Harry Wood – June 2017

Optical fibres ​are made of different types of glass, designed to bend and guide light along their hair-thin length. Although they are solid glass, light interacts with them similarly to how water flows down a pipe.

They begin life as inflexible glass rods which are then heated and softened in a furnace so that they can be stretched thinner in a process called “drawing down” to make them the diameters we need.

To achieve more complex functions, it is necessary to make fibres with intricate structures. We do this by taking the rods of glass and stacking them into the structure we want before drawing them down as a bundle.

To make fibres that can carry entire images, thousands of individual light guides are needed. Each light guide acts like a pixel, guiding a single spot of light from one end to the other. We begin by stacking up a few of these light guides in a square and drawing them down, then we stack the result and draw that down. This process is repeated until we have rods with hundreds of elements within them. These square rods are then put into a glass tube and the gaps filled with other glass to make sure nothing moves around as this structure is drawn down one final time to make the fibre.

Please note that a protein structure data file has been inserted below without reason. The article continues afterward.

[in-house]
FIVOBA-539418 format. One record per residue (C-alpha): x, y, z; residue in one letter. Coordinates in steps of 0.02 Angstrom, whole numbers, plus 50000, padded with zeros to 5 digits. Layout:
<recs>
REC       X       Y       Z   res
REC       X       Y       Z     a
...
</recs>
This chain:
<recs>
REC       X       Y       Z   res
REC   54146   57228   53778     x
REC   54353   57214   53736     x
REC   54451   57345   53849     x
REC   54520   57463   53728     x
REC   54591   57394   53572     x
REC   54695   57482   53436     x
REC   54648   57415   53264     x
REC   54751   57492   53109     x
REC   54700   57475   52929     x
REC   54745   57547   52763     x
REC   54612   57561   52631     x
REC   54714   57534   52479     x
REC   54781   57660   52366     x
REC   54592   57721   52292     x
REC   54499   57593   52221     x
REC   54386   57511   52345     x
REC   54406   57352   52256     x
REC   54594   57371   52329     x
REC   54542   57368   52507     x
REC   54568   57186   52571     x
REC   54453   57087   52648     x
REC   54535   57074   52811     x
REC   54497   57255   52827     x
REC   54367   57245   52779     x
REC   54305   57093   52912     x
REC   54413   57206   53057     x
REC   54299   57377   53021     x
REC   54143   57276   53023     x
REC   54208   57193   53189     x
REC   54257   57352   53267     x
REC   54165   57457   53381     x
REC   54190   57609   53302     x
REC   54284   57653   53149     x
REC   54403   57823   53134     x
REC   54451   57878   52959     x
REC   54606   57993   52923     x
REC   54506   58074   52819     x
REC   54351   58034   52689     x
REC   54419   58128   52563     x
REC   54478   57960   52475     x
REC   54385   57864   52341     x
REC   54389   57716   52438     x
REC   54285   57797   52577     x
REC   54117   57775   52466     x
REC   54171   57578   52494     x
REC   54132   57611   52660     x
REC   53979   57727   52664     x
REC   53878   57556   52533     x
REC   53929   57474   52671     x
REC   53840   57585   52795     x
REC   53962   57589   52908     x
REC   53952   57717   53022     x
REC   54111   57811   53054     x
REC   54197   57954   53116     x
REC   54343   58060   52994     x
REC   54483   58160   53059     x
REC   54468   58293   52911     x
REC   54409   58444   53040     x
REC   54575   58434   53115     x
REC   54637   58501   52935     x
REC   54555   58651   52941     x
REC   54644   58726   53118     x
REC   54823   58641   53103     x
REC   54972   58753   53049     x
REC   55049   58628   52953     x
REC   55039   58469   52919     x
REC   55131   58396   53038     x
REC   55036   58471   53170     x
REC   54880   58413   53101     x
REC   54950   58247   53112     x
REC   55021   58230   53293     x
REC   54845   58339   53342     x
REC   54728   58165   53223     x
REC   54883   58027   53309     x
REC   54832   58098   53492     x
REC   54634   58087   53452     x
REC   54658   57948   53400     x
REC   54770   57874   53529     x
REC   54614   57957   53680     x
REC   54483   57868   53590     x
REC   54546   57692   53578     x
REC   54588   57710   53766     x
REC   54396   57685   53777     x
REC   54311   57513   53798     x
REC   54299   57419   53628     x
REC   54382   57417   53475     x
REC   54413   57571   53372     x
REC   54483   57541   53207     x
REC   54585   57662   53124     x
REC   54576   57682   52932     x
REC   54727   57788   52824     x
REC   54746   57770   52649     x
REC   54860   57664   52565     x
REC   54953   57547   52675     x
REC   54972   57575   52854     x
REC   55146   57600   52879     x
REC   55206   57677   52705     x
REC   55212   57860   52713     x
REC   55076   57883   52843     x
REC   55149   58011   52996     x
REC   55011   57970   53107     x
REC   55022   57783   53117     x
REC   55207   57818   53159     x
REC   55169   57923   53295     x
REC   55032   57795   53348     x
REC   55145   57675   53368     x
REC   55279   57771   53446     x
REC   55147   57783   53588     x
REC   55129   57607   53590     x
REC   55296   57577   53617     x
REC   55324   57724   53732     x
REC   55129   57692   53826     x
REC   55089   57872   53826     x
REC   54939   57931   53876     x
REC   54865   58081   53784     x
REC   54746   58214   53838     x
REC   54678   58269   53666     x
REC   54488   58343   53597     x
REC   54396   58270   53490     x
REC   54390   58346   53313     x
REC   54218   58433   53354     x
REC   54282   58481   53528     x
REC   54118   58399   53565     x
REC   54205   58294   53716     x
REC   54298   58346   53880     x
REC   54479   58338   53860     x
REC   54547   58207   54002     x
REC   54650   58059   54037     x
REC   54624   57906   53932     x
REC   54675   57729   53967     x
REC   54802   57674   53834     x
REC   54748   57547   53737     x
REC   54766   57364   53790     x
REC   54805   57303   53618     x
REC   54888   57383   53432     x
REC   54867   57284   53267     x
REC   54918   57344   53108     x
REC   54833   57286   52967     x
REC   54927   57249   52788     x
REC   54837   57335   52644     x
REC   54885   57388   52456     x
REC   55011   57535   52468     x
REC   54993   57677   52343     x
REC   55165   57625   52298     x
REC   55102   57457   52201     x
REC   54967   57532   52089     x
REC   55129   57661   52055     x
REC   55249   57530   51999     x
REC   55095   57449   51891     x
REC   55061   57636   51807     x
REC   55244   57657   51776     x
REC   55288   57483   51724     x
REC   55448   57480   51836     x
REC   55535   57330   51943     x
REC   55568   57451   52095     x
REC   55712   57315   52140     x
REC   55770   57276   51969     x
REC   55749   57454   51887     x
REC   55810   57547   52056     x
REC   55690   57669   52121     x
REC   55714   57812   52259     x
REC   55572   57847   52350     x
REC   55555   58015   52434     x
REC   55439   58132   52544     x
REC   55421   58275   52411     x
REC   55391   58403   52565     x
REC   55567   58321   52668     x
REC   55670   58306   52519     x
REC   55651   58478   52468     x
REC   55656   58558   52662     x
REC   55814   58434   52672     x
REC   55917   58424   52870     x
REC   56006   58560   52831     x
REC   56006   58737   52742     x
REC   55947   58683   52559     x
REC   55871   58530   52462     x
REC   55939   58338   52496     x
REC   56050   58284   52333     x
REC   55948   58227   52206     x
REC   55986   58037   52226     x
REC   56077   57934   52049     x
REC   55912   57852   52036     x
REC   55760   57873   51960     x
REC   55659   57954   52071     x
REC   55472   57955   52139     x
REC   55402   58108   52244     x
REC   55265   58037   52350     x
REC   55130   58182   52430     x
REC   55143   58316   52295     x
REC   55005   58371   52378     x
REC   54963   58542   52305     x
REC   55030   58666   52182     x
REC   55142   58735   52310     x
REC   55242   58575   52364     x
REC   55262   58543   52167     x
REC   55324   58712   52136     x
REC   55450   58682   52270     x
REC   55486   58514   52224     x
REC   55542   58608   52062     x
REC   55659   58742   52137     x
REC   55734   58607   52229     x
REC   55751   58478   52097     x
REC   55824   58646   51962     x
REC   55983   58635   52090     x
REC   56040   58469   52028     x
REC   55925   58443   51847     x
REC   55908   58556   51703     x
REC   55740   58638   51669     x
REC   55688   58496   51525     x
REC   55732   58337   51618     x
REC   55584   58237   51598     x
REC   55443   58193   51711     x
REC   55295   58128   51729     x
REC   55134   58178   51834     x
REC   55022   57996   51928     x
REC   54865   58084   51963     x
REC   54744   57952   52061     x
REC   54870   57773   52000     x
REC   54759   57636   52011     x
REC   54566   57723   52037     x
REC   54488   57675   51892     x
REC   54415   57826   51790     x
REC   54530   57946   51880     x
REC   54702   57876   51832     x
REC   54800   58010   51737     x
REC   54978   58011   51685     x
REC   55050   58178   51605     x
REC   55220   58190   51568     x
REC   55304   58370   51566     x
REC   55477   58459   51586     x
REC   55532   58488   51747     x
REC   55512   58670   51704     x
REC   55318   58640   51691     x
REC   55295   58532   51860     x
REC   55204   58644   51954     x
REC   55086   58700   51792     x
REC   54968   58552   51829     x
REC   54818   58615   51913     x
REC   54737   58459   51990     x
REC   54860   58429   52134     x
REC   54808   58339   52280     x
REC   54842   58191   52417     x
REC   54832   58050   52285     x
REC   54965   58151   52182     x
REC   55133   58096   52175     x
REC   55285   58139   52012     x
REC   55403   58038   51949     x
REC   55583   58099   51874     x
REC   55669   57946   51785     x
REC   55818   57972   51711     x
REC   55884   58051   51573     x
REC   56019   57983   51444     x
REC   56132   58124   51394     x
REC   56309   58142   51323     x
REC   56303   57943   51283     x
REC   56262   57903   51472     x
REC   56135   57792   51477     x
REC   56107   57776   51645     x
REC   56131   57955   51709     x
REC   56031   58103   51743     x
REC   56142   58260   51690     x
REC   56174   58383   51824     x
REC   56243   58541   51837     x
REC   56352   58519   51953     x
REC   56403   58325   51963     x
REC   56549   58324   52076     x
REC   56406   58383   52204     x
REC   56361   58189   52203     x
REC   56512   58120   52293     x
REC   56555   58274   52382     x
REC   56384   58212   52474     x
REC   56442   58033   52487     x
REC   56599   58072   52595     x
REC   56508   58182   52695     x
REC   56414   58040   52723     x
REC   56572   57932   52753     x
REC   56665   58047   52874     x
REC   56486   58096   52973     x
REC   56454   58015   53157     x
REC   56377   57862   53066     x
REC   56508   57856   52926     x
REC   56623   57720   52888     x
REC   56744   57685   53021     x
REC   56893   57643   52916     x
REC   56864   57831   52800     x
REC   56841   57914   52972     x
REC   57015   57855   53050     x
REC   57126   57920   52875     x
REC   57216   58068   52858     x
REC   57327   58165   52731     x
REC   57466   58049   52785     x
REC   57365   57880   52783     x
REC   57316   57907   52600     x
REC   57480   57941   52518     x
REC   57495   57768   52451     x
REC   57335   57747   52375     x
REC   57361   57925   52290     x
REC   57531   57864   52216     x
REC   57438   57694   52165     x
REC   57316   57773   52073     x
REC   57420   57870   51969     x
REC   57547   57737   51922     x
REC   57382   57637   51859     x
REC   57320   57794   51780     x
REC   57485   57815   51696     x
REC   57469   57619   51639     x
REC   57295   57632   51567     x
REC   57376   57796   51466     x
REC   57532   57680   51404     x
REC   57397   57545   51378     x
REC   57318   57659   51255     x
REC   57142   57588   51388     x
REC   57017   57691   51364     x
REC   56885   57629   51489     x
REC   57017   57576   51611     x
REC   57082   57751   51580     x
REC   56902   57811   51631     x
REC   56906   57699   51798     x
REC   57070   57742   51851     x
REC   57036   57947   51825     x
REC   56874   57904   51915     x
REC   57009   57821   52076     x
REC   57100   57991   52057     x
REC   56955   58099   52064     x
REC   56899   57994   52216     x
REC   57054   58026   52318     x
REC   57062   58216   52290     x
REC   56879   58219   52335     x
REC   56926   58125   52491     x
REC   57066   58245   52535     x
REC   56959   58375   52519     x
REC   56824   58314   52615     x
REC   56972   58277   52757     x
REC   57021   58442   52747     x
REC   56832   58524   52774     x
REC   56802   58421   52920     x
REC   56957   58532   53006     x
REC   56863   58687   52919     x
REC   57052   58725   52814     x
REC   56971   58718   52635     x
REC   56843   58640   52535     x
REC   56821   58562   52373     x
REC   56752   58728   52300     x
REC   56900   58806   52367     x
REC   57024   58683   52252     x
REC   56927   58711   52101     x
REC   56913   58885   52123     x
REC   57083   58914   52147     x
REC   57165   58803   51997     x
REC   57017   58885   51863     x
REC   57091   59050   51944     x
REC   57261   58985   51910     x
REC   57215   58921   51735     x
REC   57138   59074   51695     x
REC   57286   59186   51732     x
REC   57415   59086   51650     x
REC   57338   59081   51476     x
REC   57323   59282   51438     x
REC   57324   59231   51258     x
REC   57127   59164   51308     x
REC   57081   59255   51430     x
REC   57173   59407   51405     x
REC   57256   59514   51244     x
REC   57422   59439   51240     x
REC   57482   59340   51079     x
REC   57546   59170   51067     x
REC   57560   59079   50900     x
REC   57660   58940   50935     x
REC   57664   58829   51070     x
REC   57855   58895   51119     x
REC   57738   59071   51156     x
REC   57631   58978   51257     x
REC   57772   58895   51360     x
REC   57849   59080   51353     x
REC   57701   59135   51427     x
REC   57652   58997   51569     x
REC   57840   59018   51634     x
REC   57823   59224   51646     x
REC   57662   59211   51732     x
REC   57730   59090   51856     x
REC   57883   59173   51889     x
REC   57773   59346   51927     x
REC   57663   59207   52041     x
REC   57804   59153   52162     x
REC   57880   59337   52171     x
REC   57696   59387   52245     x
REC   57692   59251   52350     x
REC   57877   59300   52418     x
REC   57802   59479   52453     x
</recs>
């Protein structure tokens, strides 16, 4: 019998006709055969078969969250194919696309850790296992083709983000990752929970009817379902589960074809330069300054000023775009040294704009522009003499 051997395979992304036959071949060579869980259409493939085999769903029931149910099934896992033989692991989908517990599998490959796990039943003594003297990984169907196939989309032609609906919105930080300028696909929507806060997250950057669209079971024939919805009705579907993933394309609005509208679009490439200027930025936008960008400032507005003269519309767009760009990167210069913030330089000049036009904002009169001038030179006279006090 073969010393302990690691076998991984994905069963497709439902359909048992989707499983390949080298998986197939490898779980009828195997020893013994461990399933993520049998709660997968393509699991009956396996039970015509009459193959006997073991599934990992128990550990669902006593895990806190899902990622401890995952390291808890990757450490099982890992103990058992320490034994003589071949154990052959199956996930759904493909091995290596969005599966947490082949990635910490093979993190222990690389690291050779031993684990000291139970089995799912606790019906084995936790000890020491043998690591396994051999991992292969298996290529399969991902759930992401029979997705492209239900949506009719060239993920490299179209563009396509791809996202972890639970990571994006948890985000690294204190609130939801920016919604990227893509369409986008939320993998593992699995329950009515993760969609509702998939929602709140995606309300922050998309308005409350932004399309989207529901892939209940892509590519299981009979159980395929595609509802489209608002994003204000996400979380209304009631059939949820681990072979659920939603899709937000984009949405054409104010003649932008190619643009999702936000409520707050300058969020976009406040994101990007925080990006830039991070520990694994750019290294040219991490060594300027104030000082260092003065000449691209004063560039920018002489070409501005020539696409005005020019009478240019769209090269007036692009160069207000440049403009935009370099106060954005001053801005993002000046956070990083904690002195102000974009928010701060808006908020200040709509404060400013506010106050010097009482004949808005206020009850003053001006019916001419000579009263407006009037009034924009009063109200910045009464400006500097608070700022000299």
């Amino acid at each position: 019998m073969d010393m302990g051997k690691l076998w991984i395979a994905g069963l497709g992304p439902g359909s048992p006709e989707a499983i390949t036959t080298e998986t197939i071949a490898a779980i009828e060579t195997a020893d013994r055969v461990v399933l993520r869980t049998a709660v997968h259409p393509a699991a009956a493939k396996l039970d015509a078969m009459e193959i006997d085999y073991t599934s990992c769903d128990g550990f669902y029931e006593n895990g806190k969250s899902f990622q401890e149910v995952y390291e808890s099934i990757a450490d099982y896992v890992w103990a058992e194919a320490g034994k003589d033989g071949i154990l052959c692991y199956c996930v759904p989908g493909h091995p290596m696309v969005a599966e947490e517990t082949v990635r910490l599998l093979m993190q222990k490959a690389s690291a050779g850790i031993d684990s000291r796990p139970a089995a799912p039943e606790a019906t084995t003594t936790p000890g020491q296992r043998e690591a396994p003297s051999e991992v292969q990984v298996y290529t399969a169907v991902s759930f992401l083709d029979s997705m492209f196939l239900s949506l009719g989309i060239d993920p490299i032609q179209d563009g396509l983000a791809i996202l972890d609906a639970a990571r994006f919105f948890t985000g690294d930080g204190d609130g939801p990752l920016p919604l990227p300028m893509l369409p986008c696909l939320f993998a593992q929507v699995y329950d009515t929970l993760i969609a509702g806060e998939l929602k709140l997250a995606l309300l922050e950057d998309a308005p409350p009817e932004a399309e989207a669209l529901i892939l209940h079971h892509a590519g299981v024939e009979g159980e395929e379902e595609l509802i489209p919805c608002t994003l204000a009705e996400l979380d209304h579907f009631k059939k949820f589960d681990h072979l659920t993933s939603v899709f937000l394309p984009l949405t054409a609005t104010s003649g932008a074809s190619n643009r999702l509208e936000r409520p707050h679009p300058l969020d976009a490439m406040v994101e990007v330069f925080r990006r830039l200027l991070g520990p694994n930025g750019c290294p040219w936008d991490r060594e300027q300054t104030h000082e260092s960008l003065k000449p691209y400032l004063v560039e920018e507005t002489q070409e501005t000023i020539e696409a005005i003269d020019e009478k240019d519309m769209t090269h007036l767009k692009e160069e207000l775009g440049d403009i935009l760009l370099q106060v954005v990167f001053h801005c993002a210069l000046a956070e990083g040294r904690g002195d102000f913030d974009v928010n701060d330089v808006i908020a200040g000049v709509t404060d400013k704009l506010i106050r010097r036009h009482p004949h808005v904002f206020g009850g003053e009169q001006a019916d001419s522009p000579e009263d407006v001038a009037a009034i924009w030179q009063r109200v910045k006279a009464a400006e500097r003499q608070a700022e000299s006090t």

This is what you see in the picture; 9 rods, each of which has many hundreds of individual guiding elements or “cores”, contained within a glass tube and supported by packing glass to await being drawn down to make a fibre.

This image was produced by illuminating the bundle from behind using a supercontinuum light source, and taking the shot with a phone camera. The preform here has an outer diameter of 22 mm. Once it has been drawn down, it makes an imaging fibre just 550 micron in diameter.

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